Thermocouples are generally known and are used for temperature measurement
and/or control in many (industrial) processes and devices intended for these processes.
A thermocouple generally comprises two wires made from different metals,
which extend in a first direction and are in contact with one another at a measurement
point at their ends. This measurement point is referred to in the specialist field
as the "junction", a term which will be used below in the present description. The
other ends of the wires can be coupled to the terminals of the measurement instrument.
When the junction (hot weld) is heated, a small voltage can be measured across the
ends, known as the Seebeck effect. This Seebeck effect is composed of two components,
namely the Peltier voltage built up at the junction and the terminals, and the Thomson
voltage generated in the wires as a result of the temperature gradient. The wires
are generally accommodated in a thermocouple rod which comprises a protective sleeve.
The junction may be accommodated within a protective cap. A protection of this type
can also be omitted in order to obtain a faster response in the event of temperature
One use of thermocouples is for the measurement and control of temperature
in a device for treating food products with conditioned air, in particular an oven.
A device of this type typically comprises a housing with an entry for products to
be treated and an exit for treated products, a conveyor device being provided for
conveying the products from the entry to the exit. While they are being transported
in the treatment device, the products are exposed to conditioned air, such as air
at a high temperature and/or steam. Cf. for example EP-A-0 953 286. The conditioned
air is prepared in a suitable way, for example with the aid of heat exchangers,
and circulated through the device with the aid of fans.
In a practical embodiment of an oven in accordance with the abovementioned
patent application, one or more thermocouples are disposed vertically in the oven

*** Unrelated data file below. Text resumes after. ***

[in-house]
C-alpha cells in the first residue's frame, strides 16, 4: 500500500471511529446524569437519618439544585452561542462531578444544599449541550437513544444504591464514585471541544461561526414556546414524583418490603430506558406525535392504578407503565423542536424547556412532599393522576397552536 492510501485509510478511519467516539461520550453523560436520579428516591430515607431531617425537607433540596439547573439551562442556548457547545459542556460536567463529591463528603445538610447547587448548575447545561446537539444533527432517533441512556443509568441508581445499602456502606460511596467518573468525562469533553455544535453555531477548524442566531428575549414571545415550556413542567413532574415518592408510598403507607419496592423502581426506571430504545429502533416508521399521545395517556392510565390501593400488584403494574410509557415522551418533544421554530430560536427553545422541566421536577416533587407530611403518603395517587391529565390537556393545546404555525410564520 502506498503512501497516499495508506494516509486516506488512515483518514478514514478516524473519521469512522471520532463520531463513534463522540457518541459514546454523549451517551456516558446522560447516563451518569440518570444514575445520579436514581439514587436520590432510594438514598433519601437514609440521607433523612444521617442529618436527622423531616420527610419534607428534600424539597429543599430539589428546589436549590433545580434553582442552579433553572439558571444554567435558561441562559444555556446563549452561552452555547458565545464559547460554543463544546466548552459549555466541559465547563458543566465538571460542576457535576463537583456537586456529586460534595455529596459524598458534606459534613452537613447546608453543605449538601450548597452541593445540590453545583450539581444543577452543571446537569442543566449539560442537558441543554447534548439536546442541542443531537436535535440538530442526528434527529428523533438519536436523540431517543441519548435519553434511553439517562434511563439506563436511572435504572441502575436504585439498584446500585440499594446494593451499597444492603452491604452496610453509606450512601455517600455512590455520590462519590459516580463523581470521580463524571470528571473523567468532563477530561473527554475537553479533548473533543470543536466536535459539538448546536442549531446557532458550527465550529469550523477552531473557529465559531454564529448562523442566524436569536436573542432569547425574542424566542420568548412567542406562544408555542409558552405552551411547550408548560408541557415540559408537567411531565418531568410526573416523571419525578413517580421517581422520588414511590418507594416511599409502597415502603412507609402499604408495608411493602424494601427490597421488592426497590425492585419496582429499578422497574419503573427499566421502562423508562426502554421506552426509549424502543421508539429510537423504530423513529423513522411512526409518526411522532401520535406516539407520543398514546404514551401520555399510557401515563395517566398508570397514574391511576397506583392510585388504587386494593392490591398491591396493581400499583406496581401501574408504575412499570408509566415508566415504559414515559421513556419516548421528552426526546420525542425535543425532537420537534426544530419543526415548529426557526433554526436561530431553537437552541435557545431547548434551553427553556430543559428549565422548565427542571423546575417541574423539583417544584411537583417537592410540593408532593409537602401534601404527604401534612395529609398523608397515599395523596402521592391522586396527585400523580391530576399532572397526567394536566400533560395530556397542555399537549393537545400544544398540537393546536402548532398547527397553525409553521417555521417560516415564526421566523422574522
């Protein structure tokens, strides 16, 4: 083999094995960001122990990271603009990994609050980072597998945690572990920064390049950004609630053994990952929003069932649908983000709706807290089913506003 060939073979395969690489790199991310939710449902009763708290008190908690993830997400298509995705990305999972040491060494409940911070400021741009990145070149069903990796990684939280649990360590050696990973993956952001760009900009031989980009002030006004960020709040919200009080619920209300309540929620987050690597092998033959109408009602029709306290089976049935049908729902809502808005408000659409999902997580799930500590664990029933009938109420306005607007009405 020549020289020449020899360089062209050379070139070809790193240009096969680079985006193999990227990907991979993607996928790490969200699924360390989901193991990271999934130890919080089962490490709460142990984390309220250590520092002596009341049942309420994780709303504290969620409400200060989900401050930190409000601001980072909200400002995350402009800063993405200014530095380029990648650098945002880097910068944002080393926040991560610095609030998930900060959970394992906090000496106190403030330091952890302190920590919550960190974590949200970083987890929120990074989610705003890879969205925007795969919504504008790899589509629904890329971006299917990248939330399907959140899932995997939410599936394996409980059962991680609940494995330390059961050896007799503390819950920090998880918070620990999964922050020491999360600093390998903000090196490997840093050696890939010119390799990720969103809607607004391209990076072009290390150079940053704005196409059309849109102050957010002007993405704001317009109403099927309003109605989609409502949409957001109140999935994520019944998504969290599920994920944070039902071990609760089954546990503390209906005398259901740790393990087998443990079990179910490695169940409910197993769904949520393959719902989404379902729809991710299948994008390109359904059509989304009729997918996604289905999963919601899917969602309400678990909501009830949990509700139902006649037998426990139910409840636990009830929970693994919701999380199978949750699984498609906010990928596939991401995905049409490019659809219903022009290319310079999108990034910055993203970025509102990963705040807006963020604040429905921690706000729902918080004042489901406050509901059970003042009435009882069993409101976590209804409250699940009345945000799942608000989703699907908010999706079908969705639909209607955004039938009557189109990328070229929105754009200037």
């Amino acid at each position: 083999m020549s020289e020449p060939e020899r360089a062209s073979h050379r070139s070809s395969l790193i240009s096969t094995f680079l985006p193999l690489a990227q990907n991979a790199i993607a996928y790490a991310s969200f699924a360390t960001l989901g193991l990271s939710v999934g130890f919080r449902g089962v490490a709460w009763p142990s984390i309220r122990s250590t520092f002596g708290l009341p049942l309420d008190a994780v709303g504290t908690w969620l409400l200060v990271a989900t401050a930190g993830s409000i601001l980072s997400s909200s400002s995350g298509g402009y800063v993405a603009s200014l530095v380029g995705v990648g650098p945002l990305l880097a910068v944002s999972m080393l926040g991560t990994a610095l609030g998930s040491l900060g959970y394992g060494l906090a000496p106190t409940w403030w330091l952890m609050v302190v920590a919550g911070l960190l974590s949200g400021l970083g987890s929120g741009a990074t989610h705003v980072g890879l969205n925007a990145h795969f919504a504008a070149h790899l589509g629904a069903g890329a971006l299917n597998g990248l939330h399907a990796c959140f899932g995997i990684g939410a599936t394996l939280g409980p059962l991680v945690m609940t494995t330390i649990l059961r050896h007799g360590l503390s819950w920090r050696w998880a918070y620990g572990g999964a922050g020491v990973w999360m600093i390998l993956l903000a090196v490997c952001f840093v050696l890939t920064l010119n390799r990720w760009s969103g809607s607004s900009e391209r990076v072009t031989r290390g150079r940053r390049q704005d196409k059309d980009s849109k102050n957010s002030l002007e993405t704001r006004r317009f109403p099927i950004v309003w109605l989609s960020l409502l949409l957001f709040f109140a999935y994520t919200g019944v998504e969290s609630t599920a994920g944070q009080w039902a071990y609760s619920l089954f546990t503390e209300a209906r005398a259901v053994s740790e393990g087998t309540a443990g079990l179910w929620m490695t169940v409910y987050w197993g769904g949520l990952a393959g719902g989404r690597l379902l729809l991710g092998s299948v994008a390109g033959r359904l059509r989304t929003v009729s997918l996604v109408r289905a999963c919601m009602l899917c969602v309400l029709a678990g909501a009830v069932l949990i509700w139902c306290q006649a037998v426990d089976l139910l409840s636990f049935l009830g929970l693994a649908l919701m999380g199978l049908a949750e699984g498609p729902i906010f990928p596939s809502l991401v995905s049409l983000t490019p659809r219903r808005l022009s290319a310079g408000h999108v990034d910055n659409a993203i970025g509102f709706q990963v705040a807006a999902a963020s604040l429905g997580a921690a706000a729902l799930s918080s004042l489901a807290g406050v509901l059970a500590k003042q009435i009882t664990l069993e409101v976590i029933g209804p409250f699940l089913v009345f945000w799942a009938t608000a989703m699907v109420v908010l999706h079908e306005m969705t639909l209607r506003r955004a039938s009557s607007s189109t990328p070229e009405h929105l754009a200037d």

chamber, hanging from the hood of the oven, the housing of which is composed of
a trough and a hood. When the oven is in use, the thermocouple measures the temperature
in the oven space. The measurement signal is used to control the temperature in
It has now been found that significant fluctuations, in particular
sudden drops followed over the course of time by rapid increases, occur in the measurement
signal from the thermocouple. This leads to constant changes in the temperature
control and relatively extensive deviations of the temperature in the oven space
from the desired treatment temperature. This phenomenon is observed in particular
in a humid oven atmosphere with dew points from approximately 80°C and under moderate
temperature conditions up to approximately 150°C, with the temperature higher than
or at least equal to the dew point.
It is an object of the present invention to eliminate one or more
of the abovementioned drawbacks.
More particularly, it is an object of the invention to provide a thermocouple,
in particular for use in a treatment device for treating food products with conditioned
air, which provides a more stable measurement signal.
A further object of the invention is to provide a treatment device
of this type for treating food products with conditioned air, in particular an oven,
having a thermocouple-based temperature control for maintaining a constant treatment
According to the invention, in the thermocouple of the type described
in the introduction, for this purpose the ends are bent with respect to the said
The device is based on the insight that moisture which is present
within the treatment space condenses locally, inter alia on the thermocouple, and
accumulates at the bottom end of the latter in the form of drops. In other words,
it accumulates at the position where the junction is located in the case of a vertically
disposed thermocouple with a conventional configuration. In this situation, the
thermocouple is measuring the temperature of the drops rather than the temperature